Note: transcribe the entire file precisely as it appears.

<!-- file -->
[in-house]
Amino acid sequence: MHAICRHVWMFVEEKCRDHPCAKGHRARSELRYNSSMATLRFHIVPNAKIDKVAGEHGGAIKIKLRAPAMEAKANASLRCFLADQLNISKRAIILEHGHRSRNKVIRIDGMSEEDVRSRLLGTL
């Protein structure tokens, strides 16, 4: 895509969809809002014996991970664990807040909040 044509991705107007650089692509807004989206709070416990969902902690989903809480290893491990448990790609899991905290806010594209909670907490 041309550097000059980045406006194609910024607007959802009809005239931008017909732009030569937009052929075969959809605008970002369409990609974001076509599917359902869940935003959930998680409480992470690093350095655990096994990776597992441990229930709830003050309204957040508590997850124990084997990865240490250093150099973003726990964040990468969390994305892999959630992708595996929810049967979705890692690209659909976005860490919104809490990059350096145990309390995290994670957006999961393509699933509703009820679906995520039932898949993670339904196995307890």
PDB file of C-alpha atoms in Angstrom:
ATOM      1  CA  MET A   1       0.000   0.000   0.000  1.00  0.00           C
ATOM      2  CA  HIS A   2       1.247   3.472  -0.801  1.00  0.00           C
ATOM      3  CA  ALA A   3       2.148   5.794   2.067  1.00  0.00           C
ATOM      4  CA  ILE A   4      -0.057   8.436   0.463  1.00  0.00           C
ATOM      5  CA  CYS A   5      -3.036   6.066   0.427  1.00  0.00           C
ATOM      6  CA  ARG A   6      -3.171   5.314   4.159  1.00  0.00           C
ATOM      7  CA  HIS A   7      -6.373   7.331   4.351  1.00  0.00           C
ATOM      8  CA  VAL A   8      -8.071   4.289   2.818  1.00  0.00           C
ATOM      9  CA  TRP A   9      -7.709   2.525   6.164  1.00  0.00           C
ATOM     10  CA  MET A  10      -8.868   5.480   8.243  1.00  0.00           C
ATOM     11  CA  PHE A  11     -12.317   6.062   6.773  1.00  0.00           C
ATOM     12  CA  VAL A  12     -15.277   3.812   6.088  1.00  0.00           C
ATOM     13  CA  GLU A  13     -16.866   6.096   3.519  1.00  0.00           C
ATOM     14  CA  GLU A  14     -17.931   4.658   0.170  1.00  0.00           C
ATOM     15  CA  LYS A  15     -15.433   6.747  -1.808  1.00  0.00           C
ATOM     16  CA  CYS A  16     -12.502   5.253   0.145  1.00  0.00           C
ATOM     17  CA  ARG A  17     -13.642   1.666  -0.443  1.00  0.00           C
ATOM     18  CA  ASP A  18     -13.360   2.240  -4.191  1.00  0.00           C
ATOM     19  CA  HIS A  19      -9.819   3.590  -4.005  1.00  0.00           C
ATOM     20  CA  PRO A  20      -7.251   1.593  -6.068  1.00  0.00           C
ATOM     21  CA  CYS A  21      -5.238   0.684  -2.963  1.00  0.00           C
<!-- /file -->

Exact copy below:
[in-house]
Amino acid sequence: MHAICRHVWMFVEEKCRDHPCAKGHRARSELRYNSSMATLRFHIVPNAKIDKVAGEHGGAIKIKLRAPAMEAKANASLRCFLADQLNISKRAIILEHGHRSRNKVIRIDGMSEEDVRSRLLGTL
């Protein structure tokens, strides 16, 4: 895509969809809002014996991970664990807040909040 044509991705107007650089692509807004989206709070416990969902902690989903809480290893491990448990790609899991905290806010594209909670907490 041309550097000059980045406006194609910024607007959802009809005239931008017909732009030569937009052929075969959809605008970002369409990609974001076509599917359902869940935003959930998680409480992470690093350095655990096994990776597992441990229930709830003050309204957040508590997850124990084997990865240490250093150099973003726990964040990468969390994305892999959630992708595996929810049967979705890692690209659909976005860490919104809490990059350096145990309390995290994670957006999961393509699933509703009820679906995520039932898949993670339904196995307890």
PDB file of C-alpha atoms in Angstrom:
ATOM      1  CA  MET A   1       0.000   0.000   0.000  1.00  0.00           C
ATOM      2  CA  HIS A   2       1.247   3.472  -0.801  1.00  0.00           C
ATOM      3  CA  ALA A   3       2.148   5.794   2.067  1.00  0.00           C
ATOM      4  CA  ILE A   4      -0.057   8.436   0.463  1.00  0.00           C
ATOM      5  CA  CYS A   5      -3.036   6.066   0.427  1.00  0.00           C
ATOM      6  CA  ARG A   6      -3.171   5.314   4.159  1.00  0.00           C
ATOM      7  CA  HIS A   7      -6.373   7.331   4.351  1.00  0.00           C
ATOM      8  CA  VAL A   8      -8.071   4.289   2.818  1.00  0.00           C
ATOM      9  CA  TRP A   9      -7.709   2.525   6.164  1.00  0.00           C
ATOM     10  CA  MET A  10      -8.868   5.480   8.243  1.00  0.00           C
ATOM     11  CA  PHE A  11     -12.317   6.062   6.773  1.00  0.00           C
ATOM     12  CA  VAL A  12     -15.277   3.812   6.088  1.00  0.00           C
ATOM     13  CA  GLU A  13     -16.866   6.096   3.519  1.00  0.00           C
ATOM     14  CA  GLU A  14     -17.931   4.658   0.170  1.00  0.00           C
ATOM     15  CA  LYS A  15     -15.433   6.747  -1.808  1.00  0.00           C
ATOM     16  CA  CYS A  16     -12.502   5.253   0.145  1.00  0.00           C
ATOM     17  CA  ARG A  17     -13.642   1.666  -0.443  1.00  0.00           C
ATOM     18  CA  ASP A  18     -13.360   2.240  -4.191  1.00  0.00           C
ATOM     19  CA  HIS A  19      -9.819   3.590  -4.005  1.00  0.00           C
ATOM     20  CA  PRO A  20      -7.251   1.593  -6.068  1.00  0.00           C
ATOM     21  CA  CYS A  21      -5.238   0.684  -2.963  1.00  0.00           C